Supervision Regulation Package: The BBS’s rulemaking proposal pertaining to supervision was approved by the BBS at its meeting in November 2016 and was held aside while awaiting passage of AB 93, the BBS’s supervision legislation. The proposal was submitted to DCA for review on April 18, 2019. The packet will need to go back to the BBS Board for some language edits, however, BBS staff does not anticipate the changes to delay the process.
Private Practice Definition: The BBS Policy & Advocacy Committee is recommending changes to the licensing laws for LMFTs, LPCCs, and LCSWs, which will be reviewed by the BBS Board of Directors at its next meeting in September. The proposal includes changes to the definitions of the various types of practice settings that licensees and applicants may be working in, the supervision of associates in private practice settings, and the increase in number of supervisees in private practice. If the Board approves the Committee’s recommendations, the changes will be introduced as 2020 legislation.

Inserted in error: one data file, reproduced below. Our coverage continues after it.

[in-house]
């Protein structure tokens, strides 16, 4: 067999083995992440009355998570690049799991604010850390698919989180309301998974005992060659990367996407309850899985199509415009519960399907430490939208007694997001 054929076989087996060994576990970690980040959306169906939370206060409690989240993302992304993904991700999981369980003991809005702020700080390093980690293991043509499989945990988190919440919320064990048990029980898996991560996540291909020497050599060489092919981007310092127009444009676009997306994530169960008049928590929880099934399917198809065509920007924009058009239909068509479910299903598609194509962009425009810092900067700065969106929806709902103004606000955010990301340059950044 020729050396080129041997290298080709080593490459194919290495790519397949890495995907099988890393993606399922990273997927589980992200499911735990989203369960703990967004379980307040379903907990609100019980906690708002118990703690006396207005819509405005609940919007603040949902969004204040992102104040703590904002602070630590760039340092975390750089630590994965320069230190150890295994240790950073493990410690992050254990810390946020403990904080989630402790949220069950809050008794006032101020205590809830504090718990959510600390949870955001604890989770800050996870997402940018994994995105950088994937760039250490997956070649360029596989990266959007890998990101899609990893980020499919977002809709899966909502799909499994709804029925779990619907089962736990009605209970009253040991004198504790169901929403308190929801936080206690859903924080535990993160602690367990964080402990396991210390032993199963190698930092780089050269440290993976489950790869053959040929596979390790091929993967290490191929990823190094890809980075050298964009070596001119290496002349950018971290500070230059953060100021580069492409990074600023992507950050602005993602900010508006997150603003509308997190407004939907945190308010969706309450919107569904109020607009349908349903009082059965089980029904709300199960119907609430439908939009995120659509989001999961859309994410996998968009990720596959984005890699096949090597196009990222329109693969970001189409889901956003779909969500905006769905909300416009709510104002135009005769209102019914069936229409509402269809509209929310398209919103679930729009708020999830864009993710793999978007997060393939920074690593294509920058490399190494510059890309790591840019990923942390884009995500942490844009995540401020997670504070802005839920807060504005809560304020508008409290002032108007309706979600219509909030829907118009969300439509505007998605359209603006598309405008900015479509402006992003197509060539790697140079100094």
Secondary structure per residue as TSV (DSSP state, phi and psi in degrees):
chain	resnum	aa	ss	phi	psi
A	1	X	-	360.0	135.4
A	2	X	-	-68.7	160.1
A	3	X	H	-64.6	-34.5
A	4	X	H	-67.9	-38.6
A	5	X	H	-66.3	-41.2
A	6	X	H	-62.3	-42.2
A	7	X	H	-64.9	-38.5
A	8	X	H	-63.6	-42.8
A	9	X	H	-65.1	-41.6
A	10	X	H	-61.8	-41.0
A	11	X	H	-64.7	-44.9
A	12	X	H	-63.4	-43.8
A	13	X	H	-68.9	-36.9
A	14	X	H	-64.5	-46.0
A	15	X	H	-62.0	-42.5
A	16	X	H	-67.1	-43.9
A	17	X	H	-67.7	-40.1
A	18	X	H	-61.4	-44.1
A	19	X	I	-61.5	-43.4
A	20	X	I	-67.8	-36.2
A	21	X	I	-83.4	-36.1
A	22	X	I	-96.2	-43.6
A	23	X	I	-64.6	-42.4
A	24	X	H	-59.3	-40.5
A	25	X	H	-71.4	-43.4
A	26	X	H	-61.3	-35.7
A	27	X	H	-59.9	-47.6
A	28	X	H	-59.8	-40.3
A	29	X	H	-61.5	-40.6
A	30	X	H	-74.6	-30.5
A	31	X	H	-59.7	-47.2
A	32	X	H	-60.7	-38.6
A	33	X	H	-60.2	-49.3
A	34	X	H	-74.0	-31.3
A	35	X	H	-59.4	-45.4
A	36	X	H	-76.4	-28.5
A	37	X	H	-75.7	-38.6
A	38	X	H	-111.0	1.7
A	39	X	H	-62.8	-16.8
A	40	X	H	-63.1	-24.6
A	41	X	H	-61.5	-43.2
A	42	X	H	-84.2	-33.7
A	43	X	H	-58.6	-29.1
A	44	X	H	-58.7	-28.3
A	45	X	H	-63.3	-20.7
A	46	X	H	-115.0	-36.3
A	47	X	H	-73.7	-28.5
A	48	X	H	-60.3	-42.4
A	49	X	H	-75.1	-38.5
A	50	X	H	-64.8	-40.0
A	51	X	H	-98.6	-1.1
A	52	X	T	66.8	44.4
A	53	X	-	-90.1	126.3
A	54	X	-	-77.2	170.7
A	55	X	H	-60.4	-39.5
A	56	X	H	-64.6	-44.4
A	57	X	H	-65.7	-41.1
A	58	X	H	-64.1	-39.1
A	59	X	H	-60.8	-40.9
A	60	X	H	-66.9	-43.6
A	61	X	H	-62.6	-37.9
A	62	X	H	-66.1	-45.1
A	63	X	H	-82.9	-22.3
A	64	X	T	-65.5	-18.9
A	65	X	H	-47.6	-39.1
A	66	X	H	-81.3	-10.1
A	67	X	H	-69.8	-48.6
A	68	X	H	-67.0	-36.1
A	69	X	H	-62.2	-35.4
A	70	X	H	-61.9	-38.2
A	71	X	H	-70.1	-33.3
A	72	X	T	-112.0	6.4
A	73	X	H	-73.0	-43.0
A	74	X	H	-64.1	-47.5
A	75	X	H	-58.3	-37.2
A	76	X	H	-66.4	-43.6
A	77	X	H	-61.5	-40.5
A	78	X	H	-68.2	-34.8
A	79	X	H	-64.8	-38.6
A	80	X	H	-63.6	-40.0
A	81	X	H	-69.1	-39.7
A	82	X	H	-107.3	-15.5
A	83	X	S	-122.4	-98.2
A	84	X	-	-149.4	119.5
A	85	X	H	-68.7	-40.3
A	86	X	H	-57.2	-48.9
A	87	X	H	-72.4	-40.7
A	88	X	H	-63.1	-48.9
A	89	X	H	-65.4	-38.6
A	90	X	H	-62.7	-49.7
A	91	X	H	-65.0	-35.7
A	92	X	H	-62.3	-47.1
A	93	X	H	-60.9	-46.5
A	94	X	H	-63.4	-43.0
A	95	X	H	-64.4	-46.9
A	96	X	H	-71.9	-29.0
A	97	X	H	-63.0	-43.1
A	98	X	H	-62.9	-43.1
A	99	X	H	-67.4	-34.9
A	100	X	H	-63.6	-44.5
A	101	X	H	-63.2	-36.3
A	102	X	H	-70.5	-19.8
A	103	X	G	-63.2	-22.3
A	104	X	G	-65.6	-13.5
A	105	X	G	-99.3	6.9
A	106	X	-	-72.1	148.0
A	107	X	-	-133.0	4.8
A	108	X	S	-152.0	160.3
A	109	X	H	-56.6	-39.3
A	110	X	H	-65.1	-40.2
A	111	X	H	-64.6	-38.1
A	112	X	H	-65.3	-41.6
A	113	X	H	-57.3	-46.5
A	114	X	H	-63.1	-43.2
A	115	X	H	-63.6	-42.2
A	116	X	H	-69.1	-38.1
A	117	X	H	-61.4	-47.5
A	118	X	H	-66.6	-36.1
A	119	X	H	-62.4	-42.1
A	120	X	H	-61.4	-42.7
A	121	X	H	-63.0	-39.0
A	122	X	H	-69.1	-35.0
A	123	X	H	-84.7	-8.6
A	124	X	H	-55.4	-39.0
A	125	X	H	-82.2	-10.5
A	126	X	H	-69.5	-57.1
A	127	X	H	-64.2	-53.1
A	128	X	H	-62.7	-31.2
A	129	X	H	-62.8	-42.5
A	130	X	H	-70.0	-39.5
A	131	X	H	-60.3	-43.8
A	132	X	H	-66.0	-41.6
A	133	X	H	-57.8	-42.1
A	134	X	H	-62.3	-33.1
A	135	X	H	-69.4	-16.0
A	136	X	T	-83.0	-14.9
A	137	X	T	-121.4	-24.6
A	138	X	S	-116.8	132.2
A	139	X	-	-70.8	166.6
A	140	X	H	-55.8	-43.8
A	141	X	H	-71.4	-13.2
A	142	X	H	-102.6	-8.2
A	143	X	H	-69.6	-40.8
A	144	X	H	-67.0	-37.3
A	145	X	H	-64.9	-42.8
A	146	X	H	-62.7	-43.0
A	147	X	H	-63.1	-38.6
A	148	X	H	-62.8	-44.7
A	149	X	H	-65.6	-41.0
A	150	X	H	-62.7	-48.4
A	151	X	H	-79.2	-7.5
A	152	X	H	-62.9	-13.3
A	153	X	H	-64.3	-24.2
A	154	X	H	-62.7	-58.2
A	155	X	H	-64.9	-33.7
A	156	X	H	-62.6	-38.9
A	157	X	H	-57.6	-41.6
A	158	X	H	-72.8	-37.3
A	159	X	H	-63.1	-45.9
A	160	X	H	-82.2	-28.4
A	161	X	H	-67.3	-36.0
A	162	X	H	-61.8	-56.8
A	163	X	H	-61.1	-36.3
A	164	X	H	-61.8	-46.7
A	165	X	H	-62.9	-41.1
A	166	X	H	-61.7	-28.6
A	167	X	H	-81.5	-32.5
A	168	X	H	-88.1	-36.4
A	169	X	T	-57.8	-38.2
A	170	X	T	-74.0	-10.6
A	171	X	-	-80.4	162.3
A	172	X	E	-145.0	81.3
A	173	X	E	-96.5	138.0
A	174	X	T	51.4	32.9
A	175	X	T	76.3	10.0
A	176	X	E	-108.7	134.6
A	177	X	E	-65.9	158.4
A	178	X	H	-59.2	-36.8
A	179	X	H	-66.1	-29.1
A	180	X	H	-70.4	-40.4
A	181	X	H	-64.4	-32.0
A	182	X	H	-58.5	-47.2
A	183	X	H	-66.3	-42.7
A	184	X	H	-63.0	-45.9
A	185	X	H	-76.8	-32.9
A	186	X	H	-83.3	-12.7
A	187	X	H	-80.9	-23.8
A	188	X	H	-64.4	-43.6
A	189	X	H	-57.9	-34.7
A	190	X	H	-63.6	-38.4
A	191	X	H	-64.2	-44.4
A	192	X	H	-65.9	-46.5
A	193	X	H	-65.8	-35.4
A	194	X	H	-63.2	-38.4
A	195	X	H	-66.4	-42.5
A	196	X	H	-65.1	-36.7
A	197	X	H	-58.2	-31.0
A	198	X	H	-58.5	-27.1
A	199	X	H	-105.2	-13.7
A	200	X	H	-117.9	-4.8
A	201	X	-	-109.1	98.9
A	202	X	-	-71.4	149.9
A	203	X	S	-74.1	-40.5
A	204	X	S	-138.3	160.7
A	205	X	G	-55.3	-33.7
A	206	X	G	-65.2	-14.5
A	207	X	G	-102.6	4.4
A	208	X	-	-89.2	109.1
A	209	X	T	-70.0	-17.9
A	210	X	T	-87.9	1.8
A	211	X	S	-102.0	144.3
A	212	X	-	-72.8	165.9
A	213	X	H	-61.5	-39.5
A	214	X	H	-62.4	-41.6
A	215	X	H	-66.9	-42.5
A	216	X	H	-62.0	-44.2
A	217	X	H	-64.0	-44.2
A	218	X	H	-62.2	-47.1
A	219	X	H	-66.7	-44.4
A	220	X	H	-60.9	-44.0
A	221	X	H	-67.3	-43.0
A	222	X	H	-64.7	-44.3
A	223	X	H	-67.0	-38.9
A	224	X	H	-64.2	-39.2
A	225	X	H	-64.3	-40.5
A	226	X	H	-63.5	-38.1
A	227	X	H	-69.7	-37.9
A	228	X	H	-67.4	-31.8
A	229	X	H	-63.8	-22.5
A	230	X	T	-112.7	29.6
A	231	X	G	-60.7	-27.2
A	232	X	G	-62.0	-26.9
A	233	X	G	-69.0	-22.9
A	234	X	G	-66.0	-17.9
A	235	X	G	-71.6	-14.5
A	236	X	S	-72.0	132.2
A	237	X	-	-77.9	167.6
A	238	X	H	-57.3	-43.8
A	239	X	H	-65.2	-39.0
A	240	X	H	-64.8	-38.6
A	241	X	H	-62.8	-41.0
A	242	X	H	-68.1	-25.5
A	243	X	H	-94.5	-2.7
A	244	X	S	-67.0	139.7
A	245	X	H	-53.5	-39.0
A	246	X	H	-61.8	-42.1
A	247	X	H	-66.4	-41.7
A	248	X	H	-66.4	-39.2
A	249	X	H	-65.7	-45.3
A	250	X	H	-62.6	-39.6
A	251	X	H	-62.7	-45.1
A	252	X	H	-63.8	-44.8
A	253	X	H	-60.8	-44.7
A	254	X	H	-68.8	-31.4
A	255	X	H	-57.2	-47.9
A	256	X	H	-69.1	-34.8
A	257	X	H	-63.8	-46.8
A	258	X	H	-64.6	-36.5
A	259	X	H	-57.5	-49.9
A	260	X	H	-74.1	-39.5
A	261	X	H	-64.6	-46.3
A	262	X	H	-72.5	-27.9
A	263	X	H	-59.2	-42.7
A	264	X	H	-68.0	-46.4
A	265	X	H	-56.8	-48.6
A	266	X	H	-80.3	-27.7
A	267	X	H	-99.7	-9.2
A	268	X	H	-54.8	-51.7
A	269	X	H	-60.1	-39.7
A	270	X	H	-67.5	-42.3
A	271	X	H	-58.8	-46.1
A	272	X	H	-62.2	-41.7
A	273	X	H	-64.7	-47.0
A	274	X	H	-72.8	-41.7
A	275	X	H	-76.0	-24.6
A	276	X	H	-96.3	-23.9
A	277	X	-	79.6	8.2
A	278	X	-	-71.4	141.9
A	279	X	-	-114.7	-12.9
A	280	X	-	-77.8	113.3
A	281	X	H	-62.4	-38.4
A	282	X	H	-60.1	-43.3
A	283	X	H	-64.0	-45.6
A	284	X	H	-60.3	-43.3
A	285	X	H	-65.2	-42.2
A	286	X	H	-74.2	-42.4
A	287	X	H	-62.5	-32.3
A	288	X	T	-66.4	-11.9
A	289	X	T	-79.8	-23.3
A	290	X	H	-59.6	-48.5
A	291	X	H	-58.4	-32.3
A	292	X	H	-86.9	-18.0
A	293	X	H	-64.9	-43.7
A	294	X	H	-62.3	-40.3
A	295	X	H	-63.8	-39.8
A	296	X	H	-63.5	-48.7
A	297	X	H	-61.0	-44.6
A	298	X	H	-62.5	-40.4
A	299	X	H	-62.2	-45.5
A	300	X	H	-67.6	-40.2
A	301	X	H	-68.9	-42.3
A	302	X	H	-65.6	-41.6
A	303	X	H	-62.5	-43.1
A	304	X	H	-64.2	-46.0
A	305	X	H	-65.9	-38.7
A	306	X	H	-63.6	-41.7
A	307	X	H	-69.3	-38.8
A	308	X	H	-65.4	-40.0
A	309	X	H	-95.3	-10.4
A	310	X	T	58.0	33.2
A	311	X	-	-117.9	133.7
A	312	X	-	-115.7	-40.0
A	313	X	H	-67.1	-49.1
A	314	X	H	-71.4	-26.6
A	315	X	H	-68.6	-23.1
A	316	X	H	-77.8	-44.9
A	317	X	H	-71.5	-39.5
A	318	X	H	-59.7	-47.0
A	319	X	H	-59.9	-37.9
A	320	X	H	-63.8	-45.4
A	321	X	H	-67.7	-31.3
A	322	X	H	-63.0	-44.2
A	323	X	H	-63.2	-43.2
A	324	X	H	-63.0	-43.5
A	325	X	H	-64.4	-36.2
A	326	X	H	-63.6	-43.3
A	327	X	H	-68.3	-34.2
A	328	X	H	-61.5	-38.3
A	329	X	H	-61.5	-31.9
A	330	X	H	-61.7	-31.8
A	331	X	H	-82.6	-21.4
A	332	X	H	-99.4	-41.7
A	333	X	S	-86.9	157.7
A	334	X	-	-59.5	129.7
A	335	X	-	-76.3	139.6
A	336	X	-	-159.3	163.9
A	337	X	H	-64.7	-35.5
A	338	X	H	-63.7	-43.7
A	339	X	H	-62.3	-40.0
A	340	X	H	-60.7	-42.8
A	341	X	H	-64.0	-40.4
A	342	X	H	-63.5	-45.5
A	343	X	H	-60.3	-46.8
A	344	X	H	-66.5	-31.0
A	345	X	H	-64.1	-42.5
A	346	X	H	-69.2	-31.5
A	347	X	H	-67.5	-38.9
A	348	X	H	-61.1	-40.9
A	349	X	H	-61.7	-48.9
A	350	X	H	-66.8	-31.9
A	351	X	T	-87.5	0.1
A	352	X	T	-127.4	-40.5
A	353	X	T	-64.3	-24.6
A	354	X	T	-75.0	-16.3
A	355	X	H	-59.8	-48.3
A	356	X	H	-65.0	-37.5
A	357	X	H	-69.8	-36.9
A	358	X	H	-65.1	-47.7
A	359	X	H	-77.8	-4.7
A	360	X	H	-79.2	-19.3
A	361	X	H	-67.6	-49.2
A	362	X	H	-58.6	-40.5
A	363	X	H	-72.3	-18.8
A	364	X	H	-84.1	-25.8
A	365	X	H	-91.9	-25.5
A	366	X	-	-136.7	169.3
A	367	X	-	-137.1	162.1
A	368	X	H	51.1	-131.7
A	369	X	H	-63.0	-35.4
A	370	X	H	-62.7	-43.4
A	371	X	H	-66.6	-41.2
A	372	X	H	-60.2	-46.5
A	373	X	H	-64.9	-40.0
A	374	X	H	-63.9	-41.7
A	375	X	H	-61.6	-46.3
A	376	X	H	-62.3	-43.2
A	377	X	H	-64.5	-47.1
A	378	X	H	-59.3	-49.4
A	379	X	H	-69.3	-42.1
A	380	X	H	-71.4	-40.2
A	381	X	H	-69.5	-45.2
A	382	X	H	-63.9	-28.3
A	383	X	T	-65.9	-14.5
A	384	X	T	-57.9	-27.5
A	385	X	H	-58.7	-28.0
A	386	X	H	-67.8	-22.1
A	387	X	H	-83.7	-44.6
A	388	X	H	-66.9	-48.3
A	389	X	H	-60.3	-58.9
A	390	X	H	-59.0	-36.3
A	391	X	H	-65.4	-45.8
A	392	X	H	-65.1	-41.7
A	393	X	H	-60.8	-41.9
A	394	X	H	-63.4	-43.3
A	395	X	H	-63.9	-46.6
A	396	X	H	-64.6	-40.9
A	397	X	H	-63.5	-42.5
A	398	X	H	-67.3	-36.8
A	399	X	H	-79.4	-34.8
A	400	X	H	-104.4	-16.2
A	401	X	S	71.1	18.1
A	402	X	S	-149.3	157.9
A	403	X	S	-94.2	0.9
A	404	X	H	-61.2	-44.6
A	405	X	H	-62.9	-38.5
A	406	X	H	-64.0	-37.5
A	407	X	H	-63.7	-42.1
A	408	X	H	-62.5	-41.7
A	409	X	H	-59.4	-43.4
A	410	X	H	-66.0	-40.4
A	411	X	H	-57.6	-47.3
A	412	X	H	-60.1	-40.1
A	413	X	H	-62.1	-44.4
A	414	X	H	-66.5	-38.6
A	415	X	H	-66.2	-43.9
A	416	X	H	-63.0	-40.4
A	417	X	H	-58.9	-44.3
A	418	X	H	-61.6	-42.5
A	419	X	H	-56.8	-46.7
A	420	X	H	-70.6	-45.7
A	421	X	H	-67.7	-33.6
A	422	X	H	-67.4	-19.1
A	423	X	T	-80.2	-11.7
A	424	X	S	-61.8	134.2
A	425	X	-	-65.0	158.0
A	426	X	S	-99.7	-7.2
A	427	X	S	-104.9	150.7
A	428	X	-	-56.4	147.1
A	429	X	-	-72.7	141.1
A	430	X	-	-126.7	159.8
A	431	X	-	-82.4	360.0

Licensure Fees: The BBS Policy & Advocacy Committee is also recommending for the Board to approve increase in Board licensure fees for LMFTs, LPCCs, and LCSWs.
Future Issues of Interest: The BBS Policy & Advocacy Committee is also recommending the Board convene the Exam and Licensing Committee in the near future (possibly 2020) to have further discussions on substantial changes to the subsequent registration number, clinical exam limits, and requiring continuing education for registered associates.
Medicare (HR 945 and S 286): CAMFT’s priority on the federal landscape is to pass legislation that will allow LMFTs to receive reimbursement as Medicare providers. For the 2019-2020 Congress, CAMFT obtained bi-partisan co-authors in both the House and Senate (Sen. Barrasso (R-WY), Sen. Stabenow (D-MI), Rep. Thompson (D-CA), and Rep. Katko (R-NY)). CAMFT has reached out to all members asking that they encourage their elected officials to co-sponsor HR 945 and S 286. If you have not already done so, please contact your legislator today to allow LMFTs to be Medicare providers. HR 945 currently has 61 co-sponsors and S 286 has 25.
Veterans Affairs: In May 2018, the Department of Veteran Affairs (VA) released their long employment standards for LMFT hiring within the VA. This was a two year delay, following the 2016 law, removing the requirement that LMFTs must be graduates of COAMFTE-accredited programs. CAMFT is very concerned about the make-up of the 2018 standards, especially the inability of LMFTs to be promoted above G-11 without a COAMFTE degree. CAMFT has had little success over the last year influencing the VA to amend their standards and will be seeking congressional action in 2020.